The interview that sacked Leica CEO Steven K Lee gave Amateur Photographer magazine during the PMA show, in which he u2018hinted stronglyu2019 that Leica was planning a full frame version of the M8 rangefinder, left news editor Chris Cheesman in a state of shock. Lee had told him the information was being given exclusively to Amateur Photographer, a magazine with a large Leica following within its readership.
The interview that sacked Leica CEO Steven K Lee gave Amateur Photographer magazine during the PMA show, in which he ?hinted strongly? that Leica was planning a full frame version of the M8 rangefinder, left news editor Chris Cheesman in a state of shock. Lee had told him the information was being given exclusively to Amateur Photographer, a magazine with a large Leica following within its readership.
Although the information came out of the blue, I had discussed full frame options with Leica?s M product manager, Stefan Daniel, right before the launch of the M8 in 2006. At the time Daniel explained the technical difficulties of producing a full frame sensor in a rangefinder body where the rear lens element sits so close to the camera?s digital sensor. The answer, Stefan told me, was to compromise on the sensor size to ensure the M8 would produce the best quality results possible. It seemed the perfect explanation, but I got a sense that Leica had really wanted to launch with a full frame body.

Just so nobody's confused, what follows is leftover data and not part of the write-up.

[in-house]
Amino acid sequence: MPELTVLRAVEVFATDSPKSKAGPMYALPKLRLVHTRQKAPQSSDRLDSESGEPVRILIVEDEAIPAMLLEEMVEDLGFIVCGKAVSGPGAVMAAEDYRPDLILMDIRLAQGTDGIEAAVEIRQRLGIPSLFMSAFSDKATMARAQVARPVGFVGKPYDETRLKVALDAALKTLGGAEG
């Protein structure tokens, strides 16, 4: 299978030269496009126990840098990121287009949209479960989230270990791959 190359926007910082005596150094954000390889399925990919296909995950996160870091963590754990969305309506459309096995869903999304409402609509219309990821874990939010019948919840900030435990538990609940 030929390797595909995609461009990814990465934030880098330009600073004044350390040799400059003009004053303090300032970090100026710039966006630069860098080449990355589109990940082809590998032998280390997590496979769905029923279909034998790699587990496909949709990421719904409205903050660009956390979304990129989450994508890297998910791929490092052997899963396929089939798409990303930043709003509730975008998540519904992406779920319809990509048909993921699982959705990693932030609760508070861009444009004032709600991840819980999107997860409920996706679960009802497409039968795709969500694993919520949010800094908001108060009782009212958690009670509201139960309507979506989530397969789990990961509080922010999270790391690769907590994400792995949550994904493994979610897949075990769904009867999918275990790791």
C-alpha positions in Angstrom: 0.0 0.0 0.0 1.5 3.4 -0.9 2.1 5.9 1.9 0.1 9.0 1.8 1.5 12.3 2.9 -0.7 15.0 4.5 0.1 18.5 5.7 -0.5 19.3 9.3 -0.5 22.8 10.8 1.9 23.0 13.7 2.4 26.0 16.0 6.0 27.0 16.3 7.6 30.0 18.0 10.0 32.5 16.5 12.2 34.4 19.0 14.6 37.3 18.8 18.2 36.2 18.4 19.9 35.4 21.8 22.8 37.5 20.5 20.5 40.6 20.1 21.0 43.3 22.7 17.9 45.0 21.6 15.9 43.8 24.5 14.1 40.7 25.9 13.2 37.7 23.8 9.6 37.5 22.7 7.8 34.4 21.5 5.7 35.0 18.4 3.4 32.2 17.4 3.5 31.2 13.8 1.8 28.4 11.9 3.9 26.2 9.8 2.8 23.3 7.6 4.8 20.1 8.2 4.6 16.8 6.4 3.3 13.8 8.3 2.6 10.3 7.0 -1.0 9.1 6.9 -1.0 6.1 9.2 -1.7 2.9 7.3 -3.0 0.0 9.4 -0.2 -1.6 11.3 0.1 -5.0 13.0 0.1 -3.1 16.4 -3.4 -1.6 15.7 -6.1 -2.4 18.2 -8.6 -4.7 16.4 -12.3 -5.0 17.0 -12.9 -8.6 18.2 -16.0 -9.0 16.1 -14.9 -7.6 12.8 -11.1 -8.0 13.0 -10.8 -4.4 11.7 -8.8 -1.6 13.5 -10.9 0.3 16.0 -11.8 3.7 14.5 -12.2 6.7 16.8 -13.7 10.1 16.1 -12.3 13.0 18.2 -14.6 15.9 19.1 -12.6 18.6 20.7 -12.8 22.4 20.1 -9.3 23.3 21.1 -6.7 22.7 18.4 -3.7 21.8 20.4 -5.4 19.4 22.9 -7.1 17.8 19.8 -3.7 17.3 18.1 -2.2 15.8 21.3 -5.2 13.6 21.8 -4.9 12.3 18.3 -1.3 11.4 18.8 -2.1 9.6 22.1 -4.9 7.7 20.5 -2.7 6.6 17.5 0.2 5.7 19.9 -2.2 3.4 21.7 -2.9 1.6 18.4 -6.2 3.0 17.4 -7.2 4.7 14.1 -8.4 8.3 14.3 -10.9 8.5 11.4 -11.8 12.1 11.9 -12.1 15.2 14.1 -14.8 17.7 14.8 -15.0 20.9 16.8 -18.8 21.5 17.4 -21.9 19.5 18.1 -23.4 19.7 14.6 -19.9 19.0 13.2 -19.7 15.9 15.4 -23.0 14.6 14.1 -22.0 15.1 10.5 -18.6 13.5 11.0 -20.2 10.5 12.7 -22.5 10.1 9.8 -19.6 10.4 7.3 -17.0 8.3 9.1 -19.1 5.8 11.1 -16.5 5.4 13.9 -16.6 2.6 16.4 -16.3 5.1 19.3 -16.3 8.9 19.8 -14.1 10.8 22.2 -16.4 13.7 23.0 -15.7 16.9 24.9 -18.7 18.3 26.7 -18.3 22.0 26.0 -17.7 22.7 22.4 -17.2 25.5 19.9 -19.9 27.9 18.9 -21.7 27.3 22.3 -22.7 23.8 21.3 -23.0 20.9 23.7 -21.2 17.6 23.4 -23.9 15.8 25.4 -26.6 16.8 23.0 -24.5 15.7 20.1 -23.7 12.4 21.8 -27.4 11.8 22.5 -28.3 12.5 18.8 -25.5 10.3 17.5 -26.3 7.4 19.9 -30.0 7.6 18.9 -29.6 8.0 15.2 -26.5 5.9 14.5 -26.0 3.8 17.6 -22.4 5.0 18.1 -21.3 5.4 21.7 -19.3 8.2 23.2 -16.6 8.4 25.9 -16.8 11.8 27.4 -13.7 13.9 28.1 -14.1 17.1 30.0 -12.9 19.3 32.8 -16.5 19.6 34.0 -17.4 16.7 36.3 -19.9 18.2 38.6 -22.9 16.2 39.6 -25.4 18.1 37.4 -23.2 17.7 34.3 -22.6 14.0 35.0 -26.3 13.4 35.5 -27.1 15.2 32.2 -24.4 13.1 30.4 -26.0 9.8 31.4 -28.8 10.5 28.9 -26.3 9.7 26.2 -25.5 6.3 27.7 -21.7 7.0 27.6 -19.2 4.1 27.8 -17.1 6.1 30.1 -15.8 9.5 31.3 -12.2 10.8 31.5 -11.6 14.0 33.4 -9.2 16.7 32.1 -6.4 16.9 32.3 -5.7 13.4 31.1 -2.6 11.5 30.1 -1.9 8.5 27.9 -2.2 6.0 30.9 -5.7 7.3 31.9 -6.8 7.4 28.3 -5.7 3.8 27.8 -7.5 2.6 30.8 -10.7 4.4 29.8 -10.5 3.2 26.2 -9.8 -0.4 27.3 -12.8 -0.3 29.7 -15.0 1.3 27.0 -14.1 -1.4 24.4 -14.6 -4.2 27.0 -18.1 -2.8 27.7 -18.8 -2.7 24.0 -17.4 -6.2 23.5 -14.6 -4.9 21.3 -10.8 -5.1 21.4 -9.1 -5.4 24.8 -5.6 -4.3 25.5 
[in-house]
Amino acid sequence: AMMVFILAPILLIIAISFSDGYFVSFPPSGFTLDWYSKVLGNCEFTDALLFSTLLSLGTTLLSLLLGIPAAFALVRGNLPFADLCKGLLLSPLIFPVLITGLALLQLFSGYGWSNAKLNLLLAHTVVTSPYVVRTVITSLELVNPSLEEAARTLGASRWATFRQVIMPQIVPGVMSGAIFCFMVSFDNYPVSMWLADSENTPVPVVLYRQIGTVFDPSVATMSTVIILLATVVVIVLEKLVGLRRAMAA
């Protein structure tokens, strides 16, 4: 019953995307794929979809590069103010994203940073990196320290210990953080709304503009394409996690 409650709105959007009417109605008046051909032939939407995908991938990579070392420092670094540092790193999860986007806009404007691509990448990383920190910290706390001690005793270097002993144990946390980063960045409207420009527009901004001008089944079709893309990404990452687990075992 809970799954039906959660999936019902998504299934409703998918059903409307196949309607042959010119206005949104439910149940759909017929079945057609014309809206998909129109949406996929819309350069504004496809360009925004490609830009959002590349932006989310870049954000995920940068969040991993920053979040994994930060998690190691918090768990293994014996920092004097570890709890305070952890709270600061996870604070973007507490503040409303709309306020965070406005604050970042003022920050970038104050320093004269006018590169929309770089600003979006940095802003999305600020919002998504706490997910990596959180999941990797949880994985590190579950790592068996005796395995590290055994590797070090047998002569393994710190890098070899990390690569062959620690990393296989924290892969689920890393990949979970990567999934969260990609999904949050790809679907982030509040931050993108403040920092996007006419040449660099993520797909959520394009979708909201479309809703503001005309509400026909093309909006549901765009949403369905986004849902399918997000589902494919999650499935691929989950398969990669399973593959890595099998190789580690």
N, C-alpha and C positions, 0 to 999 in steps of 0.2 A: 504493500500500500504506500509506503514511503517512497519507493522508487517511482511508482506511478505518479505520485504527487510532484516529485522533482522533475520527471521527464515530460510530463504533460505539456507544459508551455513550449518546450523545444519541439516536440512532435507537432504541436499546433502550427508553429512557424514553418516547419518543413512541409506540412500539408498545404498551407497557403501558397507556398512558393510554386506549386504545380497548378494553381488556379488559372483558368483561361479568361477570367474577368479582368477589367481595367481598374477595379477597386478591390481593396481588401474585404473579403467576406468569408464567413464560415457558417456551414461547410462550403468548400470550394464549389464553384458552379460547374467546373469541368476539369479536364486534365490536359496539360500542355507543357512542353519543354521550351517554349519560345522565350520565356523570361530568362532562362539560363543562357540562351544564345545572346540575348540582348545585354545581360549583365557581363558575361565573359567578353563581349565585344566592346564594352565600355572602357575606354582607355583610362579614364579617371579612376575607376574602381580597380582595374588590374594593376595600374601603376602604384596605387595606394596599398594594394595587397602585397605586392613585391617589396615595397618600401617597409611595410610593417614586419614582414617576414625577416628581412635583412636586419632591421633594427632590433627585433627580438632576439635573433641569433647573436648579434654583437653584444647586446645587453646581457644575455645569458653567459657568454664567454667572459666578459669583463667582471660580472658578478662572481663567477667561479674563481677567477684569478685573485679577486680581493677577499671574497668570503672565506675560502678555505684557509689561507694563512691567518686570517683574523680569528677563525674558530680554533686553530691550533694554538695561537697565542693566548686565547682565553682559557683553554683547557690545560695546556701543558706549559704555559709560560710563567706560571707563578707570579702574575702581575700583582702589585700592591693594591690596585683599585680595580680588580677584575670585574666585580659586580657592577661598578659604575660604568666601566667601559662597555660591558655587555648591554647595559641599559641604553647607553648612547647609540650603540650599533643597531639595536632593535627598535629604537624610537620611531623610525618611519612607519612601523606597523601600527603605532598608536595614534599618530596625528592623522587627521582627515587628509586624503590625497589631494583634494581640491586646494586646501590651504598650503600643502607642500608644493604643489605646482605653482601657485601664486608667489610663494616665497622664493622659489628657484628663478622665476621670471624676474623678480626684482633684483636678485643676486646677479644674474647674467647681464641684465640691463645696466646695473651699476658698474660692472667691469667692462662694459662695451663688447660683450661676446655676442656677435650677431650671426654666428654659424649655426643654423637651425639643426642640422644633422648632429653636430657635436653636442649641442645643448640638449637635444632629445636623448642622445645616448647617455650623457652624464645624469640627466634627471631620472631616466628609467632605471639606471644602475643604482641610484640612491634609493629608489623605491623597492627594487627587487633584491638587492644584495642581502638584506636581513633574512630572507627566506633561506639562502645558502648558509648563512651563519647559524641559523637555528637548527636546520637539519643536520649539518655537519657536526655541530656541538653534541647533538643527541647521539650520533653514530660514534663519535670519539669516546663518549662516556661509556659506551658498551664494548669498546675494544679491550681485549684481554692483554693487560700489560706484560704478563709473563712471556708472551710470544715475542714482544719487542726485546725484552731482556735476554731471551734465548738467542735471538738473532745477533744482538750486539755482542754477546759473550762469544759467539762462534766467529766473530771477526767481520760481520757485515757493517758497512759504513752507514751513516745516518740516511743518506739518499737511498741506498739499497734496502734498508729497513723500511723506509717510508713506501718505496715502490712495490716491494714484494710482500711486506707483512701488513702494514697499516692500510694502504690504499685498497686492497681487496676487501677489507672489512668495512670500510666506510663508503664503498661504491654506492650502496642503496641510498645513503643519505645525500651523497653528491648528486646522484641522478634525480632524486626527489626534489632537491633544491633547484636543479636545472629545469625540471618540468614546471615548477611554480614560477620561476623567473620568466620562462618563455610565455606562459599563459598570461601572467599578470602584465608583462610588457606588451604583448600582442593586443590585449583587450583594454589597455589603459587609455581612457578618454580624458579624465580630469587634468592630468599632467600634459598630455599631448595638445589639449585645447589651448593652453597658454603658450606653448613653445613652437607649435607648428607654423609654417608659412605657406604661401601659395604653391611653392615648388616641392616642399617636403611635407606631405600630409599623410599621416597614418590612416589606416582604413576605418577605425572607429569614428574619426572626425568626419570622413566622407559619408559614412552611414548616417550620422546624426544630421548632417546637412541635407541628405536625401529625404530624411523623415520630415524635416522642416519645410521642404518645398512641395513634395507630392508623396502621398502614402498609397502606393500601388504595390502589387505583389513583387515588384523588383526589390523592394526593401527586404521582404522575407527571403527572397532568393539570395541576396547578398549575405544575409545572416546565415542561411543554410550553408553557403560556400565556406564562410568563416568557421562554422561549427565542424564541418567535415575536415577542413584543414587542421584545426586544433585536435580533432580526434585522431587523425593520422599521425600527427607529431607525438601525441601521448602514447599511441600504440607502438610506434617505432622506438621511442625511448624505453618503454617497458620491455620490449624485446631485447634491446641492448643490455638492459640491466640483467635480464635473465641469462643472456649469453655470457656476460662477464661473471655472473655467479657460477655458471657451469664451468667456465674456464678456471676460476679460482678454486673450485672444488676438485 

Steven K Lee?s comments to AP on 1 February this year suggested that Leica had discovered a way to overcome the issue of short back focus and the difficulties faced by digital sensors when light approaches from narrow angles. To announce this in February, when the product would not be shown to the rest of the world until September ? some eight months later ? seemed extraordinary.
Eight months is a very long time for the refinement of a technological break-through, and my immediate thoughts were that Lee was taking a massive risk. Why announce this now, when surely there would be so much to do in the meantime to finalise the product?
I don?t think Leica has ever NOT been planning a full-framed M series camera, but whether that product will be ready to show in September is a completely different matter. Judging by the size of the other full frame cameras on the market, the smallest of which is Canon?s 5D, I?d think Leica has more to worry about than angles of incidence when fitting a 35mm sized imager into an M body. It might be that the current sensor size is much more appropriate for the body size, and will deliver much more reliable quality for less effort. And how likely is it that a current M8 could be upgraded to accommodate a larger sensor? There?d be a lot more involved than a straight switch of chips.
It would perhaps make more sense for Leica to look to its R system if it wants to introduce a full frame model, and to leave the M bodies small and discrete.
What will happen next is anyone?s guess, but it seems Lee rather jumped the gun. There might be a full frame M camera to show at photokina in September, but I wouldn?t hold my breath. It?s not that I think Leica is incapable of producing one, but that the company?s size, portability and image quality ethos mean to make one will be extremely challenging ? and in the end M may simply not be the best carrier.
Damien Demolder. Editor
More exclusive news on this story will follow in Amateur Photographer magazine 8th March issue, on sale Tuesday 4th March.